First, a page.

US 2250605 A
Description (OCR text may contain errors)
July 29, 1941. J. SQRUBIN TISSUE HOLDER Filed April 1, 1940 1/055 544 [/1/ Raw/v INVENTOR ATTORNE Patented July 29, 1941 one area
My invention relates to tissue holders and has particular reference to devices for grasping and holding body tissues during surgical operations.
In the performance of many surgical operations it is necessary to dissect certain tissues or organs which must be held in the operative field without possibility of such tissues or organs becoming obscured from ready access and also it is frequently necessary to localize portions of the tissue or bodies within the tissues or organs so as to prevent inadvertent dislocation of the bodies until their removal by performance of further steps in the operation can be accomplished.
One particular instance in which such segregation of the tissues and localizing of bodies therein is of great importance is in the performance of ureteral lithotomy. In the performance of this type of operation, the ureter, or at least that portion thereof in which the calculus is located, must be dissected and held in a suitable position to permit the subsequent opening of the ureter for. the removal of the calculus therefrom. The ureter is, like most body tissues, difficult to handle and to fix in a given position by reason of the slippery nature of the organ. Further difiiculty in the performance of such operations-is that handling of the dissected ureter in attempts to tie the same with tapes or other known holding devices frequently dislodges the calculus from its then position, usually causing the, calculus to move back toward the kidney and rendering the operation for removal thereof more complicated and more difficult.
Moreover, the employment of known surgical clamps and clamping devices for thepurpose of grasping and holding many body tissues, such as the ureter, is unsatisfactory due ,to thefact that the forces required to securely engage such clamps with the tissues or organs requires the squeezing or compressing of the tissues so that injury to the tissues results therefrom. 1
It is therefore an object ofmy invention to provide a tissue holder which will securely engage and retain satisfactory tractile grip upon tissues without exerting crushing or injurious compressive forces upon the tissues or organs.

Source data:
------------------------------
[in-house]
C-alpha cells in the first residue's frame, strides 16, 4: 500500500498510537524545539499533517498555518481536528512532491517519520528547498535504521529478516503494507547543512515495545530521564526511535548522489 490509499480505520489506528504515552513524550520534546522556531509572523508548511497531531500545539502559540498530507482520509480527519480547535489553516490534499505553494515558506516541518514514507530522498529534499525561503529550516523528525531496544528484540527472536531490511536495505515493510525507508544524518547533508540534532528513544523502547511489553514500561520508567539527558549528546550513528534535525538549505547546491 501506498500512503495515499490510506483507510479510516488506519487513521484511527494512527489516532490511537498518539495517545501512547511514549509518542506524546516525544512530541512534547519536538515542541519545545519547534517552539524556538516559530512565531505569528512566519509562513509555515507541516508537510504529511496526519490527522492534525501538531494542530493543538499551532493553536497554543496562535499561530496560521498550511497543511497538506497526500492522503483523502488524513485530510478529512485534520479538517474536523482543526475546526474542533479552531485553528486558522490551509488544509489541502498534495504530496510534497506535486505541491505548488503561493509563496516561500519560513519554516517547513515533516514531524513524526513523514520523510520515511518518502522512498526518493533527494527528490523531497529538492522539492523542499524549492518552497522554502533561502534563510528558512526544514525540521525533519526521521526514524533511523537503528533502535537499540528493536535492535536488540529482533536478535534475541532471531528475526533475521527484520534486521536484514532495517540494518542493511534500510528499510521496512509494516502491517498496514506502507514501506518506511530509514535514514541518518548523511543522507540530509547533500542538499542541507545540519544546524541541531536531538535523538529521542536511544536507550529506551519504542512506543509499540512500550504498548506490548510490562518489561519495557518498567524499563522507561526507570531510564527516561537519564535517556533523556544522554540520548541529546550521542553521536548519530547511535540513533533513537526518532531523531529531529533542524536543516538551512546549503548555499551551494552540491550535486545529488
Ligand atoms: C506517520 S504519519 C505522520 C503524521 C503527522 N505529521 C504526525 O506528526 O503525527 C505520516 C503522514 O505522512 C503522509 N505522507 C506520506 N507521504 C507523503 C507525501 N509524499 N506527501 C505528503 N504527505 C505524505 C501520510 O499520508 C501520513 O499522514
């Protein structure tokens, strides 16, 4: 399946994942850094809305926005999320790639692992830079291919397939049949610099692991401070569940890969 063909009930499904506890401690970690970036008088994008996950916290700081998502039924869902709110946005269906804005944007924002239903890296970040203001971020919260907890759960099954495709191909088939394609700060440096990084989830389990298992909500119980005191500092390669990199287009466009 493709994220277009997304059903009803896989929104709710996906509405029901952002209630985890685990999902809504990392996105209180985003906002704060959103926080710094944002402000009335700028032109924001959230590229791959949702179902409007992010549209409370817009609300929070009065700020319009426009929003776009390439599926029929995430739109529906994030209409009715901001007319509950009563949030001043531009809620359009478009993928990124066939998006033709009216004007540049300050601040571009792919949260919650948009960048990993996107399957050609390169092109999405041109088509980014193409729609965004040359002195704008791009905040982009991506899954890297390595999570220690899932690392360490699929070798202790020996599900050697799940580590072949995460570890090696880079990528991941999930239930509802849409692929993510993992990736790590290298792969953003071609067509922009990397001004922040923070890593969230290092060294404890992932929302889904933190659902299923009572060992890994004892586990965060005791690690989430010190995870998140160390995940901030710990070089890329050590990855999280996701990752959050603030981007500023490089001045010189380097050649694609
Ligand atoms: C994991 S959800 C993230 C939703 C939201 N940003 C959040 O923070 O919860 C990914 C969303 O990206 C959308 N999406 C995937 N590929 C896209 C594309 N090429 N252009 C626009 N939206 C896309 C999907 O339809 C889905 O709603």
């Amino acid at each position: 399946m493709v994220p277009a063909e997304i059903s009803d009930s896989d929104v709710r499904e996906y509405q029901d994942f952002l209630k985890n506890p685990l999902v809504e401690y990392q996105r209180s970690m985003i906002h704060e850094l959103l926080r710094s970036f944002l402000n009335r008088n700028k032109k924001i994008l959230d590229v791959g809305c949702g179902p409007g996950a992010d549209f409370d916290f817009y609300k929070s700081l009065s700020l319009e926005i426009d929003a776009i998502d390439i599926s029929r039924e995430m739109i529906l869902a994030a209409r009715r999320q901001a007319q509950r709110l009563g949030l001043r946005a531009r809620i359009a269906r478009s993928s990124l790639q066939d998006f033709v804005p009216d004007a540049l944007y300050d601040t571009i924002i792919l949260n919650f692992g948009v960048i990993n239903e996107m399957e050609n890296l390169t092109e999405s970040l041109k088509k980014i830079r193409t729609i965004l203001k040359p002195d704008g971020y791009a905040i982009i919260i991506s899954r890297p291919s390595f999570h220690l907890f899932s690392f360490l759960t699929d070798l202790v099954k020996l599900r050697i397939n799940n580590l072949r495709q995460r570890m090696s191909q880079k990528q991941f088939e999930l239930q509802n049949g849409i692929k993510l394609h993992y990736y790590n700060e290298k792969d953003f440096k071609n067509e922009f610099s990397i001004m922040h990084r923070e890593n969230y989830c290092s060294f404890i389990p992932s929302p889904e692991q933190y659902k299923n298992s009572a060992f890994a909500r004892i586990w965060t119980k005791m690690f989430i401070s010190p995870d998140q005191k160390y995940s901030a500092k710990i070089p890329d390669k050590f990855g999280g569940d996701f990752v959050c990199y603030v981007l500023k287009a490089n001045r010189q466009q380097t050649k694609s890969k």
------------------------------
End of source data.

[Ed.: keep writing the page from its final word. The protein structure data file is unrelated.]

Another object of my invention is to provide a tissue holder of the character set forth in which the tissue or organ is grasped between two similarly shaped ring-like members, the periphery of one being sufficiently large to extend about and completely encircle the other so as to grasp the tissue by a tortuous deflection of the tissue but without squeezing or crushing the tissues therebetween. 7
, Another object of my invention is to provide a tissue holder of the character set forth in which the cooperatingring-like members .may be readily drawn toward each other to rasp the tissues therebetween or moved apart to release the tissues by the manipulation thereof with but one hand of the operator. 7 7
Another object of my invention is to provide a tissue holder of the character setforth in which the ring-like members are self-retaining in any adjusted position.
Other objects and advantages of my invention will be apparent from a study of the following specifications, read in connection with the accompanying drawing, wherein Fig. l is a plan View of. my tissue hol-der illustrating the a relative position of the parts when grasping an ureter and localizing a calculus therein which is to be removed from the ureter; Fig.2 is a perspective View of the clamp shown in Fig. 1 and illustrating the position of the parts when completely separated from each other; and r Fig. 3 is a vertical sectional View taken along line IIIIII of Fig. 1 and illustrating the parts in their assembled positions.